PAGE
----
The Plain of Jars is a megalithic archaeological landscape in Laos. Scattered in the landscape of the Xieng Khouang plateau, Xieng Khouang, Lao PDR, are thousands of megalithic jars. These stone jars appear in clusters, ranging from a single or a few to several hundred jars at lower foothills surrounding the central plain and upland valleys.
The Xieng Khouang Plateau is located at the northern end of the Annamese Cordillera, the principal mountain range of Indochina. Initial research of the Plain of Jars in the early 1930s claimed that the stone jars are associated with prehistoric burial practices. Excavation by Lao and Japanese archaeologists in the intervening years has supported this interpretation with the discovery of human remains, burial goods and ceramics around the stone jars. The Plain of Jars is dated to the Iron Age (500 BC to AD 500) and is one of the most important sites for studying Southeast Asian prehistory. The Plain of Jars has the potential to shed light on the relationship between increasingly complex societies and megalithic structures and provide insight into social organisation of Iron Age Southeast Asia’s communities.
The Plain of Jars is a megalithic archaeological landscape in Laos.
The jar sites
More than 90 jar sites have been identified within Xiangkhouang Province. Each site has from one to 400 stone jars. The jars vary in height and diameter between 1m and 3m and are all hewn from rock. Their shape is cylindrical with the bottom always wider than the top. The stone jars are undecorated, with the exception of a single jar. This jar has a human "frogman" bas-relief carved on the exterior. Parallels between the "frogman" and the rock painting at Huashan in Guangxi, China have been drawn. The Chinese paintings, which depict large full-frontal images of humans with arms raised and knees bent, are dated to 500 BC–200 AD.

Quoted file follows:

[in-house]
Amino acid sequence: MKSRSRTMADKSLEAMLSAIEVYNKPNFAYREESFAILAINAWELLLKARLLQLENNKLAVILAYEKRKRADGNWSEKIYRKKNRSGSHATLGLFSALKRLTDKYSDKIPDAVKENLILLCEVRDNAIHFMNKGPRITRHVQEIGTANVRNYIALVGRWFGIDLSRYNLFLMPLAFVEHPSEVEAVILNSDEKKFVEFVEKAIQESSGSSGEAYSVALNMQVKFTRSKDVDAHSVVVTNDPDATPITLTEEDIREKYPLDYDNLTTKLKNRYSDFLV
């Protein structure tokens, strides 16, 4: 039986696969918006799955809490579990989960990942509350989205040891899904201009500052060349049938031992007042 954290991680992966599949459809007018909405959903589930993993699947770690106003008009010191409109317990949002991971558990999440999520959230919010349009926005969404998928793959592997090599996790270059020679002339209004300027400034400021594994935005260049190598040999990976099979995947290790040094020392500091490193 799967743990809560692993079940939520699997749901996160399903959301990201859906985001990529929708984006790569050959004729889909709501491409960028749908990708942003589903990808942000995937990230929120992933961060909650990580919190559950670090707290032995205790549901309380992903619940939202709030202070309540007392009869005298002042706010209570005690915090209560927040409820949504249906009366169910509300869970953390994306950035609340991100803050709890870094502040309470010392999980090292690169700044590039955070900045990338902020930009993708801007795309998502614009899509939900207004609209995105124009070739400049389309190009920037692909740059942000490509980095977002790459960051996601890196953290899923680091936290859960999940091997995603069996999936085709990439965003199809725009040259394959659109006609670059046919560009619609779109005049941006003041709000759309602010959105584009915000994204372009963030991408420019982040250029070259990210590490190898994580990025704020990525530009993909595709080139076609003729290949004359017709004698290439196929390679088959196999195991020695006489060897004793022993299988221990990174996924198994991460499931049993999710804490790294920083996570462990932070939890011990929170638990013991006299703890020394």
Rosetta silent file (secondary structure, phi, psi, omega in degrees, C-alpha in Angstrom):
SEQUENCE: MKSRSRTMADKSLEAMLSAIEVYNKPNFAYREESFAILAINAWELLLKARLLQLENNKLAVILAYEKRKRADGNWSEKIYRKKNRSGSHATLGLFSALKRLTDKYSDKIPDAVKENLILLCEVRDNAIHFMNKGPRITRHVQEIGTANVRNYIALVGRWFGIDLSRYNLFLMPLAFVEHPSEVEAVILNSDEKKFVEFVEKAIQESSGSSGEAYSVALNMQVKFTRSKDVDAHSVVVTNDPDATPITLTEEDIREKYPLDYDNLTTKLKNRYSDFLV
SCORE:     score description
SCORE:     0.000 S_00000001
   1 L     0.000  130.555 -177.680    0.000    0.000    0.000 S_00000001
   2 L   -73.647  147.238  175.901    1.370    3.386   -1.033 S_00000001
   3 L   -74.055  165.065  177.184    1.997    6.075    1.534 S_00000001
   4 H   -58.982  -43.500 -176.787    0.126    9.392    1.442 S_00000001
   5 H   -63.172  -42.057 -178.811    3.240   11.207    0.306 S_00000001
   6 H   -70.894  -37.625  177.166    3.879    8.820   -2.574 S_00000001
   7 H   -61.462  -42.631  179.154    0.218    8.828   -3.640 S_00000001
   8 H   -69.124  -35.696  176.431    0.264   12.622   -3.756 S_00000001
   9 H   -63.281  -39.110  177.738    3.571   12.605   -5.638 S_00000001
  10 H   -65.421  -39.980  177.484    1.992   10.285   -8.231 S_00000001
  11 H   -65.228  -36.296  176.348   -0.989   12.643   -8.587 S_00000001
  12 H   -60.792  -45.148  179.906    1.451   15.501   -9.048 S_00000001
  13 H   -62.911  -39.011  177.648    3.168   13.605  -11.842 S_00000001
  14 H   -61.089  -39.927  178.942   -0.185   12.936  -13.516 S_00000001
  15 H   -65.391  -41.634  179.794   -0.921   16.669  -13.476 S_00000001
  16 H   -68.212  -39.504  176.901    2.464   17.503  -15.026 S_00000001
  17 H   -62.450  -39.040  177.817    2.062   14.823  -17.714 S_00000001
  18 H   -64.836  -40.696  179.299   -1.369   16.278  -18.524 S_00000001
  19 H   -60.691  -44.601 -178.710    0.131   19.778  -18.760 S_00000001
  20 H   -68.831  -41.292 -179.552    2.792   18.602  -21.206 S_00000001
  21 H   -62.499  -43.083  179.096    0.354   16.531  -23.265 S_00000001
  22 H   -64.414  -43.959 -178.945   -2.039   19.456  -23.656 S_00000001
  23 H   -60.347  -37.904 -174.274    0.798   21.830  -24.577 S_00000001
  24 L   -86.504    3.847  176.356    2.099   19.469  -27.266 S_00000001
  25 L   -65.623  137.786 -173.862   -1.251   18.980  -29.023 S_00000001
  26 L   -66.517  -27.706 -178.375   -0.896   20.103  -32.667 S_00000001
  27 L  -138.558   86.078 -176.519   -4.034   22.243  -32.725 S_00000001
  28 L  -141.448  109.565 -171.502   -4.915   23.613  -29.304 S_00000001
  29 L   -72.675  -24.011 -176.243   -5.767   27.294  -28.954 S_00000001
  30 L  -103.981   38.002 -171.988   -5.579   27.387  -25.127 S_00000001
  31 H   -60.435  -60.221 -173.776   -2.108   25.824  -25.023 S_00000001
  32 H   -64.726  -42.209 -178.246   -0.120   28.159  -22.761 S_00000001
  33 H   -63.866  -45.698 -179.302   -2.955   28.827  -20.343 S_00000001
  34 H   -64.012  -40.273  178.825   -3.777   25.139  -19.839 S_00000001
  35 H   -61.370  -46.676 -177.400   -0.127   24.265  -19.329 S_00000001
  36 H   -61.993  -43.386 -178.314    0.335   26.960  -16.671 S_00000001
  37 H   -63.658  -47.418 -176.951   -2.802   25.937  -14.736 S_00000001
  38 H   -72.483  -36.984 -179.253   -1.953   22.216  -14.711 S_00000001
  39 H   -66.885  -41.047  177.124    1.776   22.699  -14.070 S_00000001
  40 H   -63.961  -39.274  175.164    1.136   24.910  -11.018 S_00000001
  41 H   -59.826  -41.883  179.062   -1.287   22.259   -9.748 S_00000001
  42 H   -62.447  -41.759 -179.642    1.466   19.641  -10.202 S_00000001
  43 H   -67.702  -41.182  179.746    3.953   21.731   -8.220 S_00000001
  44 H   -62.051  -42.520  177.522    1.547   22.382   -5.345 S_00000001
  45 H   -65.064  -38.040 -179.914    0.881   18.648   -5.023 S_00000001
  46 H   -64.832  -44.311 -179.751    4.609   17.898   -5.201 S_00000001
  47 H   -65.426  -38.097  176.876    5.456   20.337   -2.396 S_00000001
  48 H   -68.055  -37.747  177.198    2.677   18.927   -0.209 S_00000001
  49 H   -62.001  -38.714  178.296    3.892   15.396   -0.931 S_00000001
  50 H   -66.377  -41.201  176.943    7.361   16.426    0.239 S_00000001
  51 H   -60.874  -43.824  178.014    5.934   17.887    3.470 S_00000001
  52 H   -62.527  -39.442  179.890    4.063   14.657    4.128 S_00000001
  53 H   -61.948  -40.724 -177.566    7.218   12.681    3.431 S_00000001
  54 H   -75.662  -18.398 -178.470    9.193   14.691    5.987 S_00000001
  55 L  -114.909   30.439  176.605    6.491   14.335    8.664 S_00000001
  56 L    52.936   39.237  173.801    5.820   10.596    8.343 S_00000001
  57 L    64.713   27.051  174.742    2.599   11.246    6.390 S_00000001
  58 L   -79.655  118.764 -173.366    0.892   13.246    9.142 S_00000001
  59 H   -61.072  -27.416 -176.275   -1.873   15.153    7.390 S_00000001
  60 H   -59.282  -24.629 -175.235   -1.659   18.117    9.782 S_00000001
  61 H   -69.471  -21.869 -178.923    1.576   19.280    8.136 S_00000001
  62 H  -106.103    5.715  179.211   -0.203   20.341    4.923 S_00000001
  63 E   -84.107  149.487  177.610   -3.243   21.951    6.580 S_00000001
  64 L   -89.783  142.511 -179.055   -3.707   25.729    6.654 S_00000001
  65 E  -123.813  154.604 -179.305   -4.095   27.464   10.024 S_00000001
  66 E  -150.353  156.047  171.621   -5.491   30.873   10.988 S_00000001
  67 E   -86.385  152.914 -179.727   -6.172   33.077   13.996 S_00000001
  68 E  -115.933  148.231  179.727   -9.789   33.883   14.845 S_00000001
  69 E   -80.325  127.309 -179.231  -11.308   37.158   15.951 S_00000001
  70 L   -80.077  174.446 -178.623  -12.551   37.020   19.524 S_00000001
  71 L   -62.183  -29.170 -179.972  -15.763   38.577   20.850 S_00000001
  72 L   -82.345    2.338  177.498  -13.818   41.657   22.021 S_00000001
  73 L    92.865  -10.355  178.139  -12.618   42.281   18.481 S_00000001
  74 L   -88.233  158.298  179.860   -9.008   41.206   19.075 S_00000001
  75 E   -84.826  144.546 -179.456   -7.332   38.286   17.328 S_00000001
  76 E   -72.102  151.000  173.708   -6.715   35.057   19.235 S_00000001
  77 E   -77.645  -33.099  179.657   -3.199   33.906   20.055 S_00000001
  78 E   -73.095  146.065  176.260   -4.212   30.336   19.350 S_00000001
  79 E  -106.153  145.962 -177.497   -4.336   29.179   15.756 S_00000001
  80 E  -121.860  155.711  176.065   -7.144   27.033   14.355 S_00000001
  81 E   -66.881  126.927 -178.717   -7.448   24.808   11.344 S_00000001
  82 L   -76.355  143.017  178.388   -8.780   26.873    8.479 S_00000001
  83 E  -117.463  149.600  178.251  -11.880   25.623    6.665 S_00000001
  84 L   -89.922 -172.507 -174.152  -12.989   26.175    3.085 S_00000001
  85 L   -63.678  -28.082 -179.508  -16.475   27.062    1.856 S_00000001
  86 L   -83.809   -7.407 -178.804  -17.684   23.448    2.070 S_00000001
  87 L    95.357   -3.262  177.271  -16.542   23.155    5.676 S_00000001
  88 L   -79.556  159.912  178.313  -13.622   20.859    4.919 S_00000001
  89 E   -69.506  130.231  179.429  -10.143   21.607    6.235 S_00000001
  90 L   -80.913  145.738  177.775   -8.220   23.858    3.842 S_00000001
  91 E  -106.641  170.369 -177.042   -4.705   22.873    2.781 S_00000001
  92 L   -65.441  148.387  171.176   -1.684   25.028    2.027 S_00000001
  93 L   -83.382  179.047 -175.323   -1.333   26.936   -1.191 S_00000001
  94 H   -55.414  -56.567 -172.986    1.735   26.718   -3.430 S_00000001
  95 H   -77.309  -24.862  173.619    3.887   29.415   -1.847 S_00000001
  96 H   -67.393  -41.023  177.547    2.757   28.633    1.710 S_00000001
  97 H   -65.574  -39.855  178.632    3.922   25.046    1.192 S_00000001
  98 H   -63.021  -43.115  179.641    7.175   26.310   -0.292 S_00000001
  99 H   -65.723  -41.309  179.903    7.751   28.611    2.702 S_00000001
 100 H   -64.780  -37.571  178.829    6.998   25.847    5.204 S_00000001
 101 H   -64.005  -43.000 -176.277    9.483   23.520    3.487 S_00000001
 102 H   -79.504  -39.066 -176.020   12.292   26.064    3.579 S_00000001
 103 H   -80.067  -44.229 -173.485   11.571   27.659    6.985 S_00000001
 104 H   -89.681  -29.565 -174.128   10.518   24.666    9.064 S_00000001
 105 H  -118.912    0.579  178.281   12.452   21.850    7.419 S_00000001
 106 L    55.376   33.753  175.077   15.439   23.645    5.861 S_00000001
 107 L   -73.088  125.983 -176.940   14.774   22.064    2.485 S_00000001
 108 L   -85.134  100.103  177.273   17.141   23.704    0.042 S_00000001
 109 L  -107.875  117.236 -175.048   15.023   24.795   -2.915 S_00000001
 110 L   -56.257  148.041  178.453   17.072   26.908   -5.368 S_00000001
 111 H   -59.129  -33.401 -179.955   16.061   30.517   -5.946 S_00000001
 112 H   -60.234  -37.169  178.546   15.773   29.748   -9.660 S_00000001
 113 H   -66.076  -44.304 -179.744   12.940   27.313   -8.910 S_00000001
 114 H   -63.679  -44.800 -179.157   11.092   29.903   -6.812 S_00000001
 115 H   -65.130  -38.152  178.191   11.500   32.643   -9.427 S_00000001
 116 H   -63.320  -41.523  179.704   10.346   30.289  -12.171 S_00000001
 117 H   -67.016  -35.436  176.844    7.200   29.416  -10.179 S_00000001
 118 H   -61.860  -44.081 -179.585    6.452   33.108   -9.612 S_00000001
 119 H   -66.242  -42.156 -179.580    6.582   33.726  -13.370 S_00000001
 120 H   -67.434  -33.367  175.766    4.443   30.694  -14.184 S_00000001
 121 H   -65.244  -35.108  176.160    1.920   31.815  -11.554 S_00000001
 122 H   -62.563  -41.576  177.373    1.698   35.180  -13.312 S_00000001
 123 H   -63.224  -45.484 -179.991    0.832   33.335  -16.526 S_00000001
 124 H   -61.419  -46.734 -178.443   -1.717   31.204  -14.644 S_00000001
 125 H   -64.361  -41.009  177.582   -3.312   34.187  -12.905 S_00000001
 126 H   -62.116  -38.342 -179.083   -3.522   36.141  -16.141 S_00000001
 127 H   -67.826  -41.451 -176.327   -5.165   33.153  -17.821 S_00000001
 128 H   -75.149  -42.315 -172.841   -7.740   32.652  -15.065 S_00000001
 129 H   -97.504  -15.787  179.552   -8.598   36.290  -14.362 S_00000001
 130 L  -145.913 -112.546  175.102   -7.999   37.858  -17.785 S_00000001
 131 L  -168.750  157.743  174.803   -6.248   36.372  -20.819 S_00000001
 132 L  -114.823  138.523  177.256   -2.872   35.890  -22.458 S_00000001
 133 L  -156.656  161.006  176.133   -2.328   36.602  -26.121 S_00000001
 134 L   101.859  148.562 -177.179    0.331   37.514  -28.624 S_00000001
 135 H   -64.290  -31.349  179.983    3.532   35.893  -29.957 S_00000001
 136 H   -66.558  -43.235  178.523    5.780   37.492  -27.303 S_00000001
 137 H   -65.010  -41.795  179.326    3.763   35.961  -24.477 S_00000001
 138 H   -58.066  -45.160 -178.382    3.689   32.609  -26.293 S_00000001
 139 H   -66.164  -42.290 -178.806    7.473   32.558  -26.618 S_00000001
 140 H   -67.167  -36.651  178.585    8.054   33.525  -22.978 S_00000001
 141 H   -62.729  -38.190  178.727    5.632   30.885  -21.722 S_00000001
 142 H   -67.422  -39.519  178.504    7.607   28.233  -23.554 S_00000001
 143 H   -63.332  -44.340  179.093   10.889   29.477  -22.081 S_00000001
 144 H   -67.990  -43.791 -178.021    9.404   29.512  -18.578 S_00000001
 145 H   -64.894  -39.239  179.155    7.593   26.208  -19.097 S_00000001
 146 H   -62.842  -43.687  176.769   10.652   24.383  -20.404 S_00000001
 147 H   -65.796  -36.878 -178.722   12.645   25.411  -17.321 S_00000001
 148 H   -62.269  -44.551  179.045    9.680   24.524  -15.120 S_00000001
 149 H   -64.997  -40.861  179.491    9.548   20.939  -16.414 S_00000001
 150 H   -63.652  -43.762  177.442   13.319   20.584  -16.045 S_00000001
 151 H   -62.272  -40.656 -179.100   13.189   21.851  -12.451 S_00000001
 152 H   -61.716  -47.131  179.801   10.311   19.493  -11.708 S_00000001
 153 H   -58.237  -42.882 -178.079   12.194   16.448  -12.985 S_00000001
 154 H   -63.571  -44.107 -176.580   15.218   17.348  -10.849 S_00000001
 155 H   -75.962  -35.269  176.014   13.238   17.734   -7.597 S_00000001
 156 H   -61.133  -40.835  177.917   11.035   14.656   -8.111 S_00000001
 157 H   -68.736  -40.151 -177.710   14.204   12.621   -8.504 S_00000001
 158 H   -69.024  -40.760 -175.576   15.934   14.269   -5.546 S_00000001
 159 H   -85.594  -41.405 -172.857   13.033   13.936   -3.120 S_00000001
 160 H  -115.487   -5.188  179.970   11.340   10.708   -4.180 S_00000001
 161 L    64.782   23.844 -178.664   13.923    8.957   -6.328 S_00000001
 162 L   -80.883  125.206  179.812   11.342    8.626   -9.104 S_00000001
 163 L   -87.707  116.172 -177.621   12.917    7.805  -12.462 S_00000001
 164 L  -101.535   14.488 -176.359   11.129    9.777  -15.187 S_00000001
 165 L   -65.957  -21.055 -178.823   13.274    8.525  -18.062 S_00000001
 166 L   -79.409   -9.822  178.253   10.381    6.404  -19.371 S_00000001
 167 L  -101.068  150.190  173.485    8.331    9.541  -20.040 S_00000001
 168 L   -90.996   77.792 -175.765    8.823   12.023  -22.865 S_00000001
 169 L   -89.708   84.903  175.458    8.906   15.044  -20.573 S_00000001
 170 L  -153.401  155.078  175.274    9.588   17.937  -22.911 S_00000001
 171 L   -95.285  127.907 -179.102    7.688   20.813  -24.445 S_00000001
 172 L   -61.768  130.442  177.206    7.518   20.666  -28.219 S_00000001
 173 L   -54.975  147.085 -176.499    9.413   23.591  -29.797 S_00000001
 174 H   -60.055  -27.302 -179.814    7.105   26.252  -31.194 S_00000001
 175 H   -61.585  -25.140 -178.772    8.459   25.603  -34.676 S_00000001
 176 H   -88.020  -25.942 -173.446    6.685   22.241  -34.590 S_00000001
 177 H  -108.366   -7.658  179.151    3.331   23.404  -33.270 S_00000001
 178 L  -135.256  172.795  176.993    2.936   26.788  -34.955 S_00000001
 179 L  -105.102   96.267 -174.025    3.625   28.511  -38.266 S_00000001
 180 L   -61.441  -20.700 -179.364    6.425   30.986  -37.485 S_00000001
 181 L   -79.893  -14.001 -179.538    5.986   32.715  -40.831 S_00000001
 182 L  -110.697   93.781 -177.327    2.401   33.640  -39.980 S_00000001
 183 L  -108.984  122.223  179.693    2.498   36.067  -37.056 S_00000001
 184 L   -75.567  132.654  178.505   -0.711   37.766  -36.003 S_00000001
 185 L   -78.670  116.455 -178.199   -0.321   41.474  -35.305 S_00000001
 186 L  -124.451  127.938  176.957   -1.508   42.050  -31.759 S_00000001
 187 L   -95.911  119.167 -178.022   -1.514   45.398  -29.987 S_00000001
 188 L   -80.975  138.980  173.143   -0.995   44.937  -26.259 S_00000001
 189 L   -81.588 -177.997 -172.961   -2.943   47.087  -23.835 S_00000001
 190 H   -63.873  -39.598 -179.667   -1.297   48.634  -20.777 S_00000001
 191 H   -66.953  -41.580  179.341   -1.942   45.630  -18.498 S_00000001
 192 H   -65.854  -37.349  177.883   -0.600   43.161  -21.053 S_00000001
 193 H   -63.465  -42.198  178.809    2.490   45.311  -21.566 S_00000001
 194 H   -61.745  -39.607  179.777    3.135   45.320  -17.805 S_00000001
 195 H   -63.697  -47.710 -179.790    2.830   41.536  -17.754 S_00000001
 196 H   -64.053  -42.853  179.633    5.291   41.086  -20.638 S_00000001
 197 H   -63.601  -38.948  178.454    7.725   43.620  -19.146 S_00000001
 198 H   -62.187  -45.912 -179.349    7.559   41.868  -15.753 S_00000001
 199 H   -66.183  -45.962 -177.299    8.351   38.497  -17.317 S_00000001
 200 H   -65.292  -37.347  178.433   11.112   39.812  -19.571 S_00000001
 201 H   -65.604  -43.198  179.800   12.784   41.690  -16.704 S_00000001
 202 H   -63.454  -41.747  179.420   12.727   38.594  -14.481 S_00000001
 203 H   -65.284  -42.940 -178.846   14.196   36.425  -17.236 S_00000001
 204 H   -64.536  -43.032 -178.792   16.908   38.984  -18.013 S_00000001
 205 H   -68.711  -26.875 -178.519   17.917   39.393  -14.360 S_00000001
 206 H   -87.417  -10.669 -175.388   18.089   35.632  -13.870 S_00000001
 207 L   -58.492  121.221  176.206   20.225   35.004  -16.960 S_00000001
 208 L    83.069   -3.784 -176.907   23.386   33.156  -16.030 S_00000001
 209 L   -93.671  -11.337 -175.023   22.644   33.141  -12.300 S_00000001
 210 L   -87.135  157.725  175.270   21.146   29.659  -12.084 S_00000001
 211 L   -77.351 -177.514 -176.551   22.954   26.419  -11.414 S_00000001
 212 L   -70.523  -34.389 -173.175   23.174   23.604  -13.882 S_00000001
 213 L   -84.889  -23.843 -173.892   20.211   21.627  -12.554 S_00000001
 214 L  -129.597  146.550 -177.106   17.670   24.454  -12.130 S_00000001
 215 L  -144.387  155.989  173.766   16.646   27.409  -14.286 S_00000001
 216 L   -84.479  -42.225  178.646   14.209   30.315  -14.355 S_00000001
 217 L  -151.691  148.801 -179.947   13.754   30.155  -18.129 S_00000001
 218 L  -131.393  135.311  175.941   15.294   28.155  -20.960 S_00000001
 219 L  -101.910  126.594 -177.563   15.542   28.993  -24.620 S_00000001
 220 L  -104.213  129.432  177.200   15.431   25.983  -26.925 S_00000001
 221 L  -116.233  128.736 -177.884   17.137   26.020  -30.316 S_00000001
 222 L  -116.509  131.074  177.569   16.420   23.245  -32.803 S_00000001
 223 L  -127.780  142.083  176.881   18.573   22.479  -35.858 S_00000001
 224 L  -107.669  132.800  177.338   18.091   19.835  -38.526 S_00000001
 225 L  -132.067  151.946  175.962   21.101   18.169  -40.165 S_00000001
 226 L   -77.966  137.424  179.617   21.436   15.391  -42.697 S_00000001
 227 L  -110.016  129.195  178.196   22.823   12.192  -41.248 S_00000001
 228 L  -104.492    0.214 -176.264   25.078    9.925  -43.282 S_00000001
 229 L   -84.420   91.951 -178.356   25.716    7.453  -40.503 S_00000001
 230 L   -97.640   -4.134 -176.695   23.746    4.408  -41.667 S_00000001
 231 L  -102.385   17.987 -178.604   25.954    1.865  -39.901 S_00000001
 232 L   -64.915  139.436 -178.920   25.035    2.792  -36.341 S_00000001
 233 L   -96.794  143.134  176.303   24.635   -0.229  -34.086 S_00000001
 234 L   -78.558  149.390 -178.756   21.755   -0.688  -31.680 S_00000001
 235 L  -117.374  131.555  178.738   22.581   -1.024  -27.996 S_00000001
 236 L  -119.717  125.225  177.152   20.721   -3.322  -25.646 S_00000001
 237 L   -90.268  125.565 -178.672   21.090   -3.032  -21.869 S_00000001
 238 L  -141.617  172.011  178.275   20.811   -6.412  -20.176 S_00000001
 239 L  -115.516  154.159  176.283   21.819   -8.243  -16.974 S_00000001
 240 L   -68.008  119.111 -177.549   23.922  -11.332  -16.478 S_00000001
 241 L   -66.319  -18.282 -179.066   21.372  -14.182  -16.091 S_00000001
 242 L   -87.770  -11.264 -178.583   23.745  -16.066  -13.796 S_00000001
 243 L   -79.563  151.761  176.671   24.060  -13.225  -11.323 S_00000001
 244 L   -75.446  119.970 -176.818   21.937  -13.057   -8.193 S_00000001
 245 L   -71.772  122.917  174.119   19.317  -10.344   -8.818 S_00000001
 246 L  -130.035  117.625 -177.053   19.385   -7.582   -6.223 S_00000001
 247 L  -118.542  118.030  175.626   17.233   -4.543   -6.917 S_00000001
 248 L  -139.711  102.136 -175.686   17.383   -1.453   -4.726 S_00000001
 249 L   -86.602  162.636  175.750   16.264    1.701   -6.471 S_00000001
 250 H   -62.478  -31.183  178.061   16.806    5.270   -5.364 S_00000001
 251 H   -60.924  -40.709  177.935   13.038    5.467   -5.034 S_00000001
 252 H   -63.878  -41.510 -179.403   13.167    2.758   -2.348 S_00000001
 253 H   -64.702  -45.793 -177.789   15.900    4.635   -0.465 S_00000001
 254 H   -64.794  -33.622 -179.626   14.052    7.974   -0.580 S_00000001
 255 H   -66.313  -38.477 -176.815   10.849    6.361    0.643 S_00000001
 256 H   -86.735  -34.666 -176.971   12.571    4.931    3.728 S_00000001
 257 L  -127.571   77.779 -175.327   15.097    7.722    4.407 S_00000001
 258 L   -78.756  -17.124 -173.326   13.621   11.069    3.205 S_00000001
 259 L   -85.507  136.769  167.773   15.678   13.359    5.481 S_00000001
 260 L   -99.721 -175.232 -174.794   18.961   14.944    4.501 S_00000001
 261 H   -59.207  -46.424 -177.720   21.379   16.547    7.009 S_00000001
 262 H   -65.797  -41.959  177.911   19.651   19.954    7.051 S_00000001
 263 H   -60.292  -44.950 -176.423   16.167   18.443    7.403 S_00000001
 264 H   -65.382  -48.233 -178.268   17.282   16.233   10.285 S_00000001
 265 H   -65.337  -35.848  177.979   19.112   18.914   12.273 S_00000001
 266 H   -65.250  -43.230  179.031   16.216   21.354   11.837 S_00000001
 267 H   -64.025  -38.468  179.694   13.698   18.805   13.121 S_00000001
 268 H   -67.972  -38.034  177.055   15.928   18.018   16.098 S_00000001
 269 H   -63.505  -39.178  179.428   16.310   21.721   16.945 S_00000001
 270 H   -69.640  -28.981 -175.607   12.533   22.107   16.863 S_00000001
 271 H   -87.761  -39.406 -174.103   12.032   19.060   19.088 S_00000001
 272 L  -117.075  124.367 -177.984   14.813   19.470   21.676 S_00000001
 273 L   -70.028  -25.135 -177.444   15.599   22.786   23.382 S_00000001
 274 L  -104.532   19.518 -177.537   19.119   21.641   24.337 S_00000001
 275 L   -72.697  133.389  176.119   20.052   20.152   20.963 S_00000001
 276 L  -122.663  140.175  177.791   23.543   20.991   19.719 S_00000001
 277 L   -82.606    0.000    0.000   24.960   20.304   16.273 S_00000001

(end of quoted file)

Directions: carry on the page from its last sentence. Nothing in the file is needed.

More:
Since most of the jars have lip rims, it is thought that the jars originally supported lids, although few stone lids have been recorded. This may suggest that the bulk of lids were fashioned from perishable materials. Stone lids with animal carvings have been found at few sites such as Ban Phakeo. The bas-relief carvings are thought to depict monkeys, tigers and frogs. No in situ lid has ever been found.
Stone discs have also been found. The discs, which differ from the lids, have at least one flat side and are grave markers which were placed on the surface to cover or mark a burial pit. These grave markers appear more infrequently than jars, but are found in close proximity. Similar are stone grave markers, these stones are unworked, but have been placed intentionally to mark a grave. To the north of Xieng Khouang an extensive network of intentionally placed largely unworked stones marking elaborate burial pits and chambers are known as "standing stones of Huaphan". These have been dated to the Bronze Age.
The jars lie in clusters on the lower footslopes and mountain ridges of the hills surrounding the central plateau and upland valleys. Several quarry sites have been recorded, usually close to the jar sites. Five rock types have been identified: sandstone, granite, conglomerate, limestone and breccia.
The majority of the jars are sandstone. It is assumed that Plain of Jars' people used iron chisels to manufacture the jars, although no conclusive evidence for this exists. Regional differences in jar shape have been noted. While the differences in most cases can be attributed to choice and manipulation of rock source, some differences in form appear to be unique to specific sites.